Second, a previous reviewer has dismissed the argument of this book that it's just human nature the way people respond to such crises. Faludi goes to show us the opposite: human nature includes a survival instinct within us all, male or female but too often, other forces and the need to create heroes brings up a divide between men and women, casting the former as heroes and the latter as the victimized in need of saving. Perhaps this isn't a new argument, but Faludi brings it new life by comparing the post-9/11 climate to earlier periods in the history of the United States. I had heard of many of the male archetypes referred to here, the Daniel Boones, the Natty Bumppos but I have never read many captivity narratives and to me, this was new ground.

I could have used a bit more in the beginning when Faludi discusses Susan Sontag and Barbara Kingsolver. What those writers said after 9/11 is never quoted in full; I admit feeling a little angry at their comments in the immediate aftermath of 9/11, not because I was bloodthirsty but because they seemed the words of apologists and ill-timed. Then again, that was my emotional response to a day that still haunts me and I'll never be able to think rationally about it, but it would also cause me to miss Faludi's point: it's not so much what they said as the reaction to the women who spoke out as opposed to male commentators who said similar things yet were ignored by the press.

I recommend this book, whether you agree with it or not.
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58 of 69 people found the following review helpful By R S Cobblestone VINE VOICE on October 9, 2007
Format: Hardcover
The Terror Dream: Fear and Fantasy in Post-9/11 America, by Susan Faludi, is unsettling.

Let me start with her ending:

"When an attack on home soil causes cultural paroxysms that have nothing to do with the attack, when we respond to real threats to our nation by distrusting ourselves with imagined threats to femininity and family life, when we invest our leaders with a cartoon masculinity and require of them bluster in lieu of a capacity for rational calculation, and when we blame our frailty in 'fifth column' feminists - in short, when we base our security on a mythical male strength that can only increase itself against a mythical female weakness - we should know that we are exhibiting the symptoms of a lethal, albeit curable, cultural affliction" (p. 295).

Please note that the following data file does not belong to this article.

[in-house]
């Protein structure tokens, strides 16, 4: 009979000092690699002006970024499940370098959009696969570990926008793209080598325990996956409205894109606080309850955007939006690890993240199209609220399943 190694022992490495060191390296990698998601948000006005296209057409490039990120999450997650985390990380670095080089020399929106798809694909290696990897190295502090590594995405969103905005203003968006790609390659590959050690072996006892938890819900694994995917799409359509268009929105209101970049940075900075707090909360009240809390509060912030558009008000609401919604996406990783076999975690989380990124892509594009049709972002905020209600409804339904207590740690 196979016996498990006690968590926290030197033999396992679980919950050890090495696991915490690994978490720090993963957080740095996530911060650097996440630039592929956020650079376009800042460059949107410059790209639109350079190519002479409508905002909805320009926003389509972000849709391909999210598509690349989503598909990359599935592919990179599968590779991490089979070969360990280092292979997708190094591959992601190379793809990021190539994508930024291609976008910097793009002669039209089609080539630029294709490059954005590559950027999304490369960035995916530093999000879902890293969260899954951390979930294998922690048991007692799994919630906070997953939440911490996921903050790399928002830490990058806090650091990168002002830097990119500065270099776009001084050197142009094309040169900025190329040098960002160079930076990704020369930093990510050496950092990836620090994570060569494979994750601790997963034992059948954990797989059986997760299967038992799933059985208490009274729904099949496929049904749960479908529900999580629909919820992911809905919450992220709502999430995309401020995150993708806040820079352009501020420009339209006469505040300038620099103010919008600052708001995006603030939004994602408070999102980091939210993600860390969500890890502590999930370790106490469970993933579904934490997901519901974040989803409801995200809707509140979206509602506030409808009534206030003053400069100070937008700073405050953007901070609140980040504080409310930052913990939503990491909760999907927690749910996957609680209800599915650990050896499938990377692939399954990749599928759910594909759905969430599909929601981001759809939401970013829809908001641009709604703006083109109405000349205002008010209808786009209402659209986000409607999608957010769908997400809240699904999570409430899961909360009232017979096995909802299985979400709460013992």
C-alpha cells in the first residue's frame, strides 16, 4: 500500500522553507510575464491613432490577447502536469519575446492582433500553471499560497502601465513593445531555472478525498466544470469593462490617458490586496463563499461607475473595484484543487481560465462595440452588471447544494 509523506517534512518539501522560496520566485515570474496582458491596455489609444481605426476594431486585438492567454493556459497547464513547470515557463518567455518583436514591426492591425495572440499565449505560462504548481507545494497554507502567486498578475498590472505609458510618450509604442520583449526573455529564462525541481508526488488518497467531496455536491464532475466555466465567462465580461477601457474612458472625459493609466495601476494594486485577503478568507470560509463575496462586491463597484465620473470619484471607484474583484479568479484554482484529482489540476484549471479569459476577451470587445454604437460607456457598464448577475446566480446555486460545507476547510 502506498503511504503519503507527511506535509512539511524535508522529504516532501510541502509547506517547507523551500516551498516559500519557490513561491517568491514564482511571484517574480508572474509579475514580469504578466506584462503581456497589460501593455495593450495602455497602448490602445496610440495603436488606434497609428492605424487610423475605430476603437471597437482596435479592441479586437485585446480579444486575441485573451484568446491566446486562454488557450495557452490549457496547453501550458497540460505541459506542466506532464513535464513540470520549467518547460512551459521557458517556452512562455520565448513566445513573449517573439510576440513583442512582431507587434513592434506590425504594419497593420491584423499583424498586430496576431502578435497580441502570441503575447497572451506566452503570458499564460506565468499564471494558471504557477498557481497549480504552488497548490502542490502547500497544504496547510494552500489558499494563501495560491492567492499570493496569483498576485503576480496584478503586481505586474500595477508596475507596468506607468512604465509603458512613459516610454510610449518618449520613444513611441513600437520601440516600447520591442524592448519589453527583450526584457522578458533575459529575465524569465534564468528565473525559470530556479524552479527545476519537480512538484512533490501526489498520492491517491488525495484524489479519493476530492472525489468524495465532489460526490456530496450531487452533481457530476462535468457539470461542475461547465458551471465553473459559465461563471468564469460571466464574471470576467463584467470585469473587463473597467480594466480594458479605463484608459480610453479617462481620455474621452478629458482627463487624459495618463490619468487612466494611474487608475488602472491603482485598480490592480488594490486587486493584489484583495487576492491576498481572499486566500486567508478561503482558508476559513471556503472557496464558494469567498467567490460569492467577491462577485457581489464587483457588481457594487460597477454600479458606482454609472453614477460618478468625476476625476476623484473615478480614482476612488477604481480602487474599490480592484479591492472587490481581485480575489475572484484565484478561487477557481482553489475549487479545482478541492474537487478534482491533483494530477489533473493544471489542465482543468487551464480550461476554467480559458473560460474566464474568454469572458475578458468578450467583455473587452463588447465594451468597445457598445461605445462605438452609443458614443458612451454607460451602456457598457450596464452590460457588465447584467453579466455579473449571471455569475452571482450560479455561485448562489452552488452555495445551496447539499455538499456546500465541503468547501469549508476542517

What? And Susan Faludi can make a case for this? As it turns out, however complex this is, Faludi makes a very strong case. There is a smell somewhere in the house, and Faludi attempts to track it down.

Here is the book, in outline form.

1. There was an event we call 9/11.

2. Society at all levels responded to this event.

3. In an extraordinary reversal of the "Rosie the Riveter" phenomenon that redefined the potential for women to hold up this nation, at all levels of society and in all quarters, the post 9/11 phenomena of "manly men" and "perfect virgins" is being forced upon us in entertainment, politics, media coverage, the blogiverse, and unfortunately, journalism.

4. This will have further impacts on society.

Faludi, with the writing and analysis skills I appreciated in her book, Backlash, tackles this topic head-on. My first reaction? Guilt. I was oblivious to the broader issues here.